Bottom line, could wearing the star be offensive to others or slow my growth internally?
You need to decide what your real objective is. If it's to quietly wear a symbol of your identity privately and without making an issue, do so. If it's a symbol of pride or religious observance, then do so publicly but be aware of the potential social consequences and plan accordingly.
Any ostentatious display of religion has the possibility of influencing others, sometimes at the subconscious level. While outright discrimination based on religious affiliation is against the law in most places, it nevertheless has an emotional and social impact on others.
You need to ask yourself what your goal really is. If it is simply to wear a symbol for yourself, then I would recommend wearing it discretely so as not to raise an issue at all. If it is as a symbol of pride in your religious identity, or as a visible religious observance (e.g. wearing a yarmulke at all times) then you should do so—but you must then accept the fact that this will have an impact on others' perceptions of you, whether consciously or unconsciously.
Also keep in mind that religious observance raises logistical and practical considerations for others in an office environment. By making an issue of your religion, however quietly, you force coworkers and employers to consider things like:
- Do we need to worry about dietary restrictions for office parties?
- Is this person going to create a burden on coworkers by taking off for additional religious holidays, in addition to national holidays and common holidays like Christmas and Easter? (NB: There are a lot of Jewish holidays, especially if you include the minor holidays and fast days.)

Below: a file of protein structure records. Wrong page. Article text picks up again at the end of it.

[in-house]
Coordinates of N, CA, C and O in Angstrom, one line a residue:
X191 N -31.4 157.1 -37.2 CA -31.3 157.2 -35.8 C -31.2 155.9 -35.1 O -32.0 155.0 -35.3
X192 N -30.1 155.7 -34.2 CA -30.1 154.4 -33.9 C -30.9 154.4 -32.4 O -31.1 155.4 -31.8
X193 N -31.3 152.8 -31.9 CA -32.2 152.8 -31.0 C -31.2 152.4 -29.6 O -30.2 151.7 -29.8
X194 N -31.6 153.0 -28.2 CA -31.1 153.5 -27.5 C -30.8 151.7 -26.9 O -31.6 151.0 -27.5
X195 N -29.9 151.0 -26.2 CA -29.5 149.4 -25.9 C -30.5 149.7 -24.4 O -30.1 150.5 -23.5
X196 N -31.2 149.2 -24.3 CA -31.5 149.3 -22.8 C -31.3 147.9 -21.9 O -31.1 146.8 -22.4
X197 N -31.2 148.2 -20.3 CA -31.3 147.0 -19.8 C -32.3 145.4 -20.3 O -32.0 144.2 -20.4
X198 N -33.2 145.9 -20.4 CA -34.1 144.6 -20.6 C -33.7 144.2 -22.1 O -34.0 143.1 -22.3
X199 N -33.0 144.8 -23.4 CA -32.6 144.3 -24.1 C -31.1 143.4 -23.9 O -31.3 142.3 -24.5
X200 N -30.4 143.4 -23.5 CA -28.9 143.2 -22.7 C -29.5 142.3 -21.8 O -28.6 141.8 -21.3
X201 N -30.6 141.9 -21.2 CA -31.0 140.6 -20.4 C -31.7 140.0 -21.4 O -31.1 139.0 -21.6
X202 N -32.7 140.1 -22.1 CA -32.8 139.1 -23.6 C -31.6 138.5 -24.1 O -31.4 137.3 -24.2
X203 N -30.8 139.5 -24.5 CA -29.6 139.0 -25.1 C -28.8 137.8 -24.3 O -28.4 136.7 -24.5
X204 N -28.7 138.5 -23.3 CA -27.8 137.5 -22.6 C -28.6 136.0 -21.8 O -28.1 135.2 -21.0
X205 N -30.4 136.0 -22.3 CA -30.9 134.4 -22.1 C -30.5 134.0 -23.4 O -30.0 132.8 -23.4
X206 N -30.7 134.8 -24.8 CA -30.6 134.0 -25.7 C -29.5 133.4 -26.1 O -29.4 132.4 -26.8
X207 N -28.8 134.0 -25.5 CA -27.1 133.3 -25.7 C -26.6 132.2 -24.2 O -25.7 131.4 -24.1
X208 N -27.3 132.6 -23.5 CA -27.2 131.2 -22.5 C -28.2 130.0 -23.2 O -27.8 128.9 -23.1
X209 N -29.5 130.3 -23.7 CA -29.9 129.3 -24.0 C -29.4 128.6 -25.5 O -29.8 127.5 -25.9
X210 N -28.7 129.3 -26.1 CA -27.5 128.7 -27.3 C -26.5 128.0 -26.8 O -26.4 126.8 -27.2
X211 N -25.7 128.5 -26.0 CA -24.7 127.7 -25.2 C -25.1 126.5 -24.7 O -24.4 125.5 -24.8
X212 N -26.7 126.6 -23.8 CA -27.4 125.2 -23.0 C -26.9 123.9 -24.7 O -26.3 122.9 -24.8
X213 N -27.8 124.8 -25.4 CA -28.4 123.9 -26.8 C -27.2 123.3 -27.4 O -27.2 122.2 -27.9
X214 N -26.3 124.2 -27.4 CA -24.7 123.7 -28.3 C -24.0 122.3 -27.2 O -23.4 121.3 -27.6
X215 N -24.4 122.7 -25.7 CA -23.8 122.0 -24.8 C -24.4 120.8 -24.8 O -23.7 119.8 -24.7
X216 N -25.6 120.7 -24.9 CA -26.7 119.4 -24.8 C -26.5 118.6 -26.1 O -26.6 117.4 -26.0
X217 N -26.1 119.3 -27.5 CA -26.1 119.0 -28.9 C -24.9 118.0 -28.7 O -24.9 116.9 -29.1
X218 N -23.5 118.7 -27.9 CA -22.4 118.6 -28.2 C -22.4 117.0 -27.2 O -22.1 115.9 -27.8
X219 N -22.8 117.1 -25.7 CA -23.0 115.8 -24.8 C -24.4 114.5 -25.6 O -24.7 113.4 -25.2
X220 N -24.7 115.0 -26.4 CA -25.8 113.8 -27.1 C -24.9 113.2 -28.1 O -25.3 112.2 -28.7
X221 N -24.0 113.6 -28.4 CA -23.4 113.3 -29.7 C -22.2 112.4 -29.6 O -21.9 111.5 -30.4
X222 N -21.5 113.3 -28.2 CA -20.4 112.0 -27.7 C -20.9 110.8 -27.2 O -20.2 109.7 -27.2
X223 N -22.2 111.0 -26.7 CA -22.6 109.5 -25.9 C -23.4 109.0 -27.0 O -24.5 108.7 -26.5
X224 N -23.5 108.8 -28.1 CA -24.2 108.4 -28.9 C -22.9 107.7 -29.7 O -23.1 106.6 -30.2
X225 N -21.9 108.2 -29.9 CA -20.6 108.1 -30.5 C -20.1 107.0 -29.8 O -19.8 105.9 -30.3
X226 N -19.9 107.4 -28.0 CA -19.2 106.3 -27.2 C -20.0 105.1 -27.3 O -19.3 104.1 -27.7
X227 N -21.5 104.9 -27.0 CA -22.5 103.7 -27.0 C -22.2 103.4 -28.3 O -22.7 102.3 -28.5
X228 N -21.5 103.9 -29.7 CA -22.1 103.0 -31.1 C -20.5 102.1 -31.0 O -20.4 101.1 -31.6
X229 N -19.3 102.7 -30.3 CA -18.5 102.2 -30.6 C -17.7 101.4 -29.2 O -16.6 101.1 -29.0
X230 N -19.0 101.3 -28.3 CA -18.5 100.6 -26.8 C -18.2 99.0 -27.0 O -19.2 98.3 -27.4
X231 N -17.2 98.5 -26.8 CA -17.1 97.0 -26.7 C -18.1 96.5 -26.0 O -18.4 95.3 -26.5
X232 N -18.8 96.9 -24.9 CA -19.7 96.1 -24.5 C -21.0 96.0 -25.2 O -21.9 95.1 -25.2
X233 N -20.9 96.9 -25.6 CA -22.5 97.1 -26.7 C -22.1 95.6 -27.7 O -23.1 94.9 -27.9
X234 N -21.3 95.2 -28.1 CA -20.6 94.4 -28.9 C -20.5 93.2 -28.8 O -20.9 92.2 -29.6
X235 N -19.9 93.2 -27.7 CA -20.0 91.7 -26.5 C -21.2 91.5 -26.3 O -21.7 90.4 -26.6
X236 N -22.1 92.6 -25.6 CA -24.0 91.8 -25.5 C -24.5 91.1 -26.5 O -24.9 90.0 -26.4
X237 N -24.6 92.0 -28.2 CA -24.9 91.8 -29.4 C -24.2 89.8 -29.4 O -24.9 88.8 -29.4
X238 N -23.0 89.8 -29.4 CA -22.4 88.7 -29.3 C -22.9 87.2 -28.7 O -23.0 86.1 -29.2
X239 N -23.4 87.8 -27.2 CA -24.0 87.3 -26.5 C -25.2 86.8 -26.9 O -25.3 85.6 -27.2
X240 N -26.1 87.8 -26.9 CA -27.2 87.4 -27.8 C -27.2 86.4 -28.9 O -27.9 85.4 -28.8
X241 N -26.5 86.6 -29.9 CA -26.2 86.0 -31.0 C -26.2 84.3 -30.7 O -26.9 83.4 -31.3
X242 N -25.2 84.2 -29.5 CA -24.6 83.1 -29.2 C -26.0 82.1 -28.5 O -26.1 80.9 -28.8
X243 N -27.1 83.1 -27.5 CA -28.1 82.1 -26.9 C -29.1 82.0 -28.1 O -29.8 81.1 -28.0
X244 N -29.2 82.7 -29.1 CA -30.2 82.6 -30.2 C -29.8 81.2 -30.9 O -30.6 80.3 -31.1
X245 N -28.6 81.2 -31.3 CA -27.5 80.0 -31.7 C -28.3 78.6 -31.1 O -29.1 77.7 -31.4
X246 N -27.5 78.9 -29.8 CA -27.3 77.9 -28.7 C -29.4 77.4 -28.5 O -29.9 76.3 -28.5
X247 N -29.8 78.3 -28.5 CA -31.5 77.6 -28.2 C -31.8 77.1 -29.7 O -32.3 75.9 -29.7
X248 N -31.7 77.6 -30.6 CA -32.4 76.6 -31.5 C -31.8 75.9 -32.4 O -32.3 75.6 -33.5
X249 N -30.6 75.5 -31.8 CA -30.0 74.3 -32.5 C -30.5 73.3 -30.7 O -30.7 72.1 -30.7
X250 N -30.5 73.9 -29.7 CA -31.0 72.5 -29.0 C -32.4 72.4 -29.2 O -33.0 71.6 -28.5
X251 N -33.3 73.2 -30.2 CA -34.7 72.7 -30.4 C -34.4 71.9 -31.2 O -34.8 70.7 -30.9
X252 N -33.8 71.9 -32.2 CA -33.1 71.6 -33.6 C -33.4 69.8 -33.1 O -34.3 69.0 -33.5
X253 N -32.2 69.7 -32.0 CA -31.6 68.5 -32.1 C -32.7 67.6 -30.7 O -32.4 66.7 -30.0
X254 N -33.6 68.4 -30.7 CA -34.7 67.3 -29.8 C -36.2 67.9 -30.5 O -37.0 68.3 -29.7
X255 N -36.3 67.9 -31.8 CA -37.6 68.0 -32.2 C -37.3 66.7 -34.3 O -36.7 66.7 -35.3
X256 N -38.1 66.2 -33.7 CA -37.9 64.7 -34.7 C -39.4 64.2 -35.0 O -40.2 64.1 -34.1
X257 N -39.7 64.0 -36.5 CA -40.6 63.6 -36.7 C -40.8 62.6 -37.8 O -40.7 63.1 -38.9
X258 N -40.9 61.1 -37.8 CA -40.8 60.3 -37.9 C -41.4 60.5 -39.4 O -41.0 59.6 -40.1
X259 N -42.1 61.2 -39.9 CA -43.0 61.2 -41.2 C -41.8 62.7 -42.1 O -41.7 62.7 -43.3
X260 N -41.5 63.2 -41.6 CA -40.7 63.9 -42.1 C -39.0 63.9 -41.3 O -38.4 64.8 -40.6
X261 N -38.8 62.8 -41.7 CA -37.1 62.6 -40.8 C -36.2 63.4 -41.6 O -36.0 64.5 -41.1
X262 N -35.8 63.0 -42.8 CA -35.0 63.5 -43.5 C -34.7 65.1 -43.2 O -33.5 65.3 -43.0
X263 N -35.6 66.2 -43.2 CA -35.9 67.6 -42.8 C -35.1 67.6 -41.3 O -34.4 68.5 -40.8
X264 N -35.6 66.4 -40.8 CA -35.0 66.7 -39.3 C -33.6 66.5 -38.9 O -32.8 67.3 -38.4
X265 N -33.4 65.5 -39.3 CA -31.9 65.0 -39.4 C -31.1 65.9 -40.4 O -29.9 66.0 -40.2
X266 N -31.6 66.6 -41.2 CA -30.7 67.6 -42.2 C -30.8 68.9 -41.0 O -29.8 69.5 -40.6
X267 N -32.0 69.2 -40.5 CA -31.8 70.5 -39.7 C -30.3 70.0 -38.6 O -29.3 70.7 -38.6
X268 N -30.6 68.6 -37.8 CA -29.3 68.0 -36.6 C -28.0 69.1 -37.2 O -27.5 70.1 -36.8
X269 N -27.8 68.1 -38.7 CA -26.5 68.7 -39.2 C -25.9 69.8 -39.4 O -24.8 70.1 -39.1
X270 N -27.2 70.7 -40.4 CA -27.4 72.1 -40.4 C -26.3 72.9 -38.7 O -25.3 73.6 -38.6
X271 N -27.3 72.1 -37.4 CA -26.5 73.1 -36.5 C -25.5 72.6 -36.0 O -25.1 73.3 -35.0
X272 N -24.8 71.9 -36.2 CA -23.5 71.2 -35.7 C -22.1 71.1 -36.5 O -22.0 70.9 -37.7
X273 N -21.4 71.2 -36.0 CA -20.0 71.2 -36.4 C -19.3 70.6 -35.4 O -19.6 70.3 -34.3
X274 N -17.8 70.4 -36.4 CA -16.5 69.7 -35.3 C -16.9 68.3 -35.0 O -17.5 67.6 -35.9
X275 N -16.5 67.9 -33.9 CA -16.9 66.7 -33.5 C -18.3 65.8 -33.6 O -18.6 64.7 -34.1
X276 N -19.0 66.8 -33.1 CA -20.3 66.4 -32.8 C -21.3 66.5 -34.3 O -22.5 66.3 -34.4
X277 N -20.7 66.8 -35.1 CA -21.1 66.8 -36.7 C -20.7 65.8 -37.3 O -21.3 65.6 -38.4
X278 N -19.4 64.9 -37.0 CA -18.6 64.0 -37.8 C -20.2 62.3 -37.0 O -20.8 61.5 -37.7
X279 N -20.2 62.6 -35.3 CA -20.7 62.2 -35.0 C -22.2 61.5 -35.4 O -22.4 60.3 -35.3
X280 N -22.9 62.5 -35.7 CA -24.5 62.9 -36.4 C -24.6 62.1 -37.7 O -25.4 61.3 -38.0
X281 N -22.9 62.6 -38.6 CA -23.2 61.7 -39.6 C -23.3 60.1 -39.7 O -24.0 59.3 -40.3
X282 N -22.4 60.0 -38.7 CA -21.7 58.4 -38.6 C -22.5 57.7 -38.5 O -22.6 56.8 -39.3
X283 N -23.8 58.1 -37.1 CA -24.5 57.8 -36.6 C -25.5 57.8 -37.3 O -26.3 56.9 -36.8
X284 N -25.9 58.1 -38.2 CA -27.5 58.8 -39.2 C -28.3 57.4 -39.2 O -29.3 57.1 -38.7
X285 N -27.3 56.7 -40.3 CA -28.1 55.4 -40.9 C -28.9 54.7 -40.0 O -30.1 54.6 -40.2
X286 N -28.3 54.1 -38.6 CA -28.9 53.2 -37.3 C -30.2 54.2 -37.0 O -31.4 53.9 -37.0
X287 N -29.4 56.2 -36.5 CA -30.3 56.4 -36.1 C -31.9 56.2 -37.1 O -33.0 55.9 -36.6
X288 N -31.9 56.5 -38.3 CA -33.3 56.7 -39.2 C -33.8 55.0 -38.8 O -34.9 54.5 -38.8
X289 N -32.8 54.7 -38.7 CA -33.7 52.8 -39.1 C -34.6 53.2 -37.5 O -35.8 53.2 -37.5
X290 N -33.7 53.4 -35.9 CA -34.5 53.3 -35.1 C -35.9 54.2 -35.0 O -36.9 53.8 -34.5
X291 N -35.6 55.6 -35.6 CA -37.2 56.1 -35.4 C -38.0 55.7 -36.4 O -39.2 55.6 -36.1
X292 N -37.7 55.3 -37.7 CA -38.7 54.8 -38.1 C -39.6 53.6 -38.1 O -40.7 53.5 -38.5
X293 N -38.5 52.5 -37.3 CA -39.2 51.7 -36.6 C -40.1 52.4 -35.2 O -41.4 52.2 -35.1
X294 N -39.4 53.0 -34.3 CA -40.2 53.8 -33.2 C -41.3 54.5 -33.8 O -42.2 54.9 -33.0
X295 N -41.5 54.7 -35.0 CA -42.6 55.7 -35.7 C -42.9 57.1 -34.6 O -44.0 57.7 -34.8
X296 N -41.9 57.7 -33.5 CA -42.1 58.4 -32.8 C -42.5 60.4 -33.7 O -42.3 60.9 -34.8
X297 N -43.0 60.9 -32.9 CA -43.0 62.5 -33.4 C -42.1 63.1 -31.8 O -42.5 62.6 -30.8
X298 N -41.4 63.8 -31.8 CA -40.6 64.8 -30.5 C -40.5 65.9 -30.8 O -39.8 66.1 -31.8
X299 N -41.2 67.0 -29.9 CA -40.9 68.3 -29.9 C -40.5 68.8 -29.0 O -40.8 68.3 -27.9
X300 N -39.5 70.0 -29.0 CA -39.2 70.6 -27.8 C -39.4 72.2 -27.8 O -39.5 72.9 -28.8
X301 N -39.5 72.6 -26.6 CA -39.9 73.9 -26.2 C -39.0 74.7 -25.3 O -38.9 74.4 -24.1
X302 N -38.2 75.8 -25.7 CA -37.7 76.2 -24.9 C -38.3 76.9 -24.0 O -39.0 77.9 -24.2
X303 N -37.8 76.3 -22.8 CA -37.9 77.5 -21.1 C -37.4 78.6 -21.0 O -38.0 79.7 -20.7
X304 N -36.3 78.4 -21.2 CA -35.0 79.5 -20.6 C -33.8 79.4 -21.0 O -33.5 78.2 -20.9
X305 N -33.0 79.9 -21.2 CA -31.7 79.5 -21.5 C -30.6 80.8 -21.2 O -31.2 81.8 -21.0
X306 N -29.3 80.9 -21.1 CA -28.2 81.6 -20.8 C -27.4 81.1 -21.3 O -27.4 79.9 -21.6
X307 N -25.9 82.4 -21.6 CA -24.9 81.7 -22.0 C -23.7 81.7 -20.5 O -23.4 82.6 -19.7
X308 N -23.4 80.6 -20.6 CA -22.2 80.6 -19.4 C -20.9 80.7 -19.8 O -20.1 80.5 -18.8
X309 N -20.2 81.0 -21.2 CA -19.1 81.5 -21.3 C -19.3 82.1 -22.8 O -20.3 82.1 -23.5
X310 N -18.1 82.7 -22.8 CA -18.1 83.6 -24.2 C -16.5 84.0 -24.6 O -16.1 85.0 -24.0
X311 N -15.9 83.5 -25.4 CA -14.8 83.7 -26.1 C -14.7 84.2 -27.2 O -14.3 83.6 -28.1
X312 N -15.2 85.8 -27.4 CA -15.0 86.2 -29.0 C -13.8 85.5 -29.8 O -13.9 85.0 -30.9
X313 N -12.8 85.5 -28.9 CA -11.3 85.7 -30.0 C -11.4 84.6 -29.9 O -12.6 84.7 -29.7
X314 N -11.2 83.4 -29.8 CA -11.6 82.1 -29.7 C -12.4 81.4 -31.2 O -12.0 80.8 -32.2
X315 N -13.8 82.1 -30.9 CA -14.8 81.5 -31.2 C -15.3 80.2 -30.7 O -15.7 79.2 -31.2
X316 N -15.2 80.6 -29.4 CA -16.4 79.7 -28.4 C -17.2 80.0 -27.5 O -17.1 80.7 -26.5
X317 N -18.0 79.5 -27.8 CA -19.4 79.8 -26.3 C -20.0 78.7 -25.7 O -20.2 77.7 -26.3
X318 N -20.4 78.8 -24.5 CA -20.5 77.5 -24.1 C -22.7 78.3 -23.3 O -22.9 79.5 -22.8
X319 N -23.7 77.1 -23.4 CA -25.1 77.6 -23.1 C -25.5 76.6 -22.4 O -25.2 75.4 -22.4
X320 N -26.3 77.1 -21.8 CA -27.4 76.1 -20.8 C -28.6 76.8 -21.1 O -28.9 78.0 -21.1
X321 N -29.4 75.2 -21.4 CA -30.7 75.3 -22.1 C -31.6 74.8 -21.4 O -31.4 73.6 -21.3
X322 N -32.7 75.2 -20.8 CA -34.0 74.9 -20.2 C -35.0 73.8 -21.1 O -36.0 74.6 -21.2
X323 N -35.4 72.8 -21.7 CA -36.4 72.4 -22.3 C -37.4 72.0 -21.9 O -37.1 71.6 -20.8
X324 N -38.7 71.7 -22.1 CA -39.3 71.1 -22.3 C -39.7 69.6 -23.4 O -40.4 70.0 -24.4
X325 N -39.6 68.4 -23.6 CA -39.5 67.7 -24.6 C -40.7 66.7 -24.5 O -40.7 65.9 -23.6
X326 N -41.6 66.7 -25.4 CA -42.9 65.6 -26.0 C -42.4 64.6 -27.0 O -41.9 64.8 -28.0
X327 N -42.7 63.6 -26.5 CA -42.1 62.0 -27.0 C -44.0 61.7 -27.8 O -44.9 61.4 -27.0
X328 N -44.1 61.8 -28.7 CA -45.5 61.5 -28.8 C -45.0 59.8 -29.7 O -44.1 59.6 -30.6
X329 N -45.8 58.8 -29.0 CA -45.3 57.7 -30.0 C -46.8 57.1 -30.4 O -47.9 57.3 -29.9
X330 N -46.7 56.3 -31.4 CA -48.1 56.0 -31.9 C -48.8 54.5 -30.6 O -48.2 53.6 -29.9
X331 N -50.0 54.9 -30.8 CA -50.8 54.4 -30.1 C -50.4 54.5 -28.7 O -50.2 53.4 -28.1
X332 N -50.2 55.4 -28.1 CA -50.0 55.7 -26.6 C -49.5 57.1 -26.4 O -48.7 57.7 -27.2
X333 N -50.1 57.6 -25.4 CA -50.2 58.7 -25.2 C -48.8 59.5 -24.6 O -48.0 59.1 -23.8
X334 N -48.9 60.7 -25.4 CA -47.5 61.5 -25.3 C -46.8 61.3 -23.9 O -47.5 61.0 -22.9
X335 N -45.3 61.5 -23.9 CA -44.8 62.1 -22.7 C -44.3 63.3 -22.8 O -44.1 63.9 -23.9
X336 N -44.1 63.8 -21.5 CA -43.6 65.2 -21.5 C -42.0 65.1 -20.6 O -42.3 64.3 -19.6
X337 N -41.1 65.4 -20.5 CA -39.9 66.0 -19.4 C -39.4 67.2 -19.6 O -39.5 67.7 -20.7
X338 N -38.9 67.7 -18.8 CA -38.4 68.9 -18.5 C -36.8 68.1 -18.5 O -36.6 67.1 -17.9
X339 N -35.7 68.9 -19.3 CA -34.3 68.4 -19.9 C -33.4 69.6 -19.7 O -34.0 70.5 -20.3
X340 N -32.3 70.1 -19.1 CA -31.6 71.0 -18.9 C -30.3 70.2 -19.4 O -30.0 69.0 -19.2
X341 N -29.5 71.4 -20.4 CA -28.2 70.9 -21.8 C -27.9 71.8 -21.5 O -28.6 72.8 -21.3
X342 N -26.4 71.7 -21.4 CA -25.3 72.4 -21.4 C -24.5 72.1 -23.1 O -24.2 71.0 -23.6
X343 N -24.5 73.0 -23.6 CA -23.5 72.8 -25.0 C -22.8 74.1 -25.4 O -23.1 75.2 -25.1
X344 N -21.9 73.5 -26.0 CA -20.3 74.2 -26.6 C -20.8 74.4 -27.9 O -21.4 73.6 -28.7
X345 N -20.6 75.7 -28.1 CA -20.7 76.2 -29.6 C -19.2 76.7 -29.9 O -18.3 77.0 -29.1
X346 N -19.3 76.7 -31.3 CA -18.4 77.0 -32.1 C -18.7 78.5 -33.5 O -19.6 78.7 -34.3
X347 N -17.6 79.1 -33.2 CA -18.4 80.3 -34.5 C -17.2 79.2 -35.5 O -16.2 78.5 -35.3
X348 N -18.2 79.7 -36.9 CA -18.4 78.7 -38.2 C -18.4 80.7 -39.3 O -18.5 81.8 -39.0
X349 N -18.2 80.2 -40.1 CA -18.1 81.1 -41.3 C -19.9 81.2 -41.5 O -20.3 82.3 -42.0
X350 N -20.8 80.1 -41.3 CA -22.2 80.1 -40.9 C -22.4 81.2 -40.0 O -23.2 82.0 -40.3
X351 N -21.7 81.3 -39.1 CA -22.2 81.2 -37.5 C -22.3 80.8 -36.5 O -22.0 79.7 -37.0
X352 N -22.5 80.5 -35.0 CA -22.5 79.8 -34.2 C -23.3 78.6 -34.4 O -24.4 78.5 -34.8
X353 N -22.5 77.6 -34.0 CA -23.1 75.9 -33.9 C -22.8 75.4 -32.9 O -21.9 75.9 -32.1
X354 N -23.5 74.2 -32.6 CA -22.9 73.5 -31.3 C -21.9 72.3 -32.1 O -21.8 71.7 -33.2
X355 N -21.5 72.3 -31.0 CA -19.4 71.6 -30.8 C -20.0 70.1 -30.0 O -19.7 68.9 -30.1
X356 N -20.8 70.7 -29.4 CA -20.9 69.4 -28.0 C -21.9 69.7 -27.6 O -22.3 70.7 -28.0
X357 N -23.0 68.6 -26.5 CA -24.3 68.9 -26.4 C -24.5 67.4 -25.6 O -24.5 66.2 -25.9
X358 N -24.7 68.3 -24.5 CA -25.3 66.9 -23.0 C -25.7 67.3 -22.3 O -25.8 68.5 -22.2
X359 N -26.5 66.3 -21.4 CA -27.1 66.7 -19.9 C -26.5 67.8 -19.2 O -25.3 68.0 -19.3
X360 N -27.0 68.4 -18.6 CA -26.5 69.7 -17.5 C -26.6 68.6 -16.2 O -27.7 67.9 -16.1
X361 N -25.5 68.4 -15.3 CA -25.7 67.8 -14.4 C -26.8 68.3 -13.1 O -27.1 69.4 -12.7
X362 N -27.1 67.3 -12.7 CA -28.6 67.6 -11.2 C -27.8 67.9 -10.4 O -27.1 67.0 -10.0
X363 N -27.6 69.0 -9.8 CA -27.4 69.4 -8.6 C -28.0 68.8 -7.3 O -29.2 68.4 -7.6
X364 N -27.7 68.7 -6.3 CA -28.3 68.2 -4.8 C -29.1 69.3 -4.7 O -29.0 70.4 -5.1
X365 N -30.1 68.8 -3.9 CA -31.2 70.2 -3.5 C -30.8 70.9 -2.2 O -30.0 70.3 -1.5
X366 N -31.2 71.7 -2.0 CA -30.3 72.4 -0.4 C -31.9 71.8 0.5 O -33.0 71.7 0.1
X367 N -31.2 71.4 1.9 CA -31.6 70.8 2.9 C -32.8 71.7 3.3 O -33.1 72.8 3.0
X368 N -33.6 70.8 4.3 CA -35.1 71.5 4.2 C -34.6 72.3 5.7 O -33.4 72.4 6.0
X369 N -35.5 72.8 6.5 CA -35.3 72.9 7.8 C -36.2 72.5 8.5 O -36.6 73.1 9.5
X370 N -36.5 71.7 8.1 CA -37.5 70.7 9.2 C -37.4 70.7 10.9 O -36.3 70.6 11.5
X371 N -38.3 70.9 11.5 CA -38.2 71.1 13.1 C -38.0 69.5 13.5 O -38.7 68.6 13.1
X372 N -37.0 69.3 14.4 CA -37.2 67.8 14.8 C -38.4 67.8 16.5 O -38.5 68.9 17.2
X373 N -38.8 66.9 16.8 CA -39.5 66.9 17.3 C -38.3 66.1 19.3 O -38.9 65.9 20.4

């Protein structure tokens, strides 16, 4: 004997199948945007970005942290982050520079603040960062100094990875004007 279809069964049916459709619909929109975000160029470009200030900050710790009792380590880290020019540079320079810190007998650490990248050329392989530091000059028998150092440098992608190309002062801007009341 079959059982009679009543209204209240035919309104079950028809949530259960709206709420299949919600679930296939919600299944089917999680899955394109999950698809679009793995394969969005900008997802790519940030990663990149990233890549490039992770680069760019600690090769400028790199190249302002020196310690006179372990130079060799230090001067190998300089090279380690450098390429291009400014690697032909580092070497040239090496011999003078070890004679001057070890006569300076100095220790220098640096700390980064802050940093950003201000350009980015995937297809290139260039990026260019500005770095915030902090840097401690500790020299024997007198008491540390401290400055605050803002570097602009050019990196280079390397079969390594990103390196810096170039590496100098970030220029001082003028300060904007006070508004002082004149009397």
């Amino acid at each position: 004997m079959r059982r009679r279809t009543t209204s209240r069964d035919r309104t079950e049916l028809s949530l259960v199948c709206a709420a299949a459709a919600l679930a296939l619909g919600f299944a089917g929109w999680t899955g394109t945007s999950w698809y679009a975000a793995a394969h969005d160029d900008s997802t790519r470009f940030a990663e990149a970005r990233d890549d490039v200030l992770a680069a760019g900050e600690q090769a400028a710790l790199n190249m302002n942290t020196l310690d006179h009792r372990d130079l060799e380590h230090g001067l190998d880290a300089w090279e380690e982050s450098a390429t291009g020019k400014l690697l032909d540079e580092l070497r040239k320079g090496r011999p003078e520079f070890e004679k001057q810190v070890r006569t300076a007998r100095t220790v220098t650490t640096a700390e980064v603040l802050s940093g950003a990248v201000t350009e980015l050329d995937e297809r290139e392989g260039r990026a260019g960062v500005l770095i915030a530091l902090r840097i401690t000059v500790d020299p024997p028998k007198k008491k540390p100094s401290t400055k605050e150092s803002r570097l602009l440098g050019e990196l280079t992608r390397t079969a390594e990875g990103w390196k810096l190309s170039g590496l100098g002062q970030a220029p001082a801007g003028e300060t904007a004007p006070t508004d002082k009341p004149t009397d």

- Will this person's religious identity cause friction with coworkers or clients, or will it interfere with their ability to do the job?
While such considerations are often not strictly legal, it is naive to think that these thoughts don't occur to others. Making an open issue of your religious affiliation certainly makes it an issue for others as well. This may be unavoidable, and is not always a negative, but deliberately creating a perception of otherness is generally not conducive to fitting in quietly.
While one should never be ashamed of one's religious affiliation, and in a perfect world would never fear negative reactions or consequences, that's not (yet) the world we live in. Therefore, I recommend:
- If the symbol is strictly for yourself, be discrete. Wear it inside your shirt to make it a non-issue, not out of any sense of shame but strictly out of pragmatism.
- If the symbol is part of your public identity or part of your religious observance, then wear it publicly. However, you should be prepared to make it as much of a non-event as possible. Nonchalance is a good tactic, as it treats it as a matter of course rather than something notable that forces others to think about or acknowledge it as something out of the ordinary.
- Be prepared to gently deflect questions about your religious identity in a way that makes it part of you, but a non-event for your co-workers. For example: "Oh, this? I wear it as part of my religious identity, but I make a point of not discussing religion at work out of respect for my coworkers."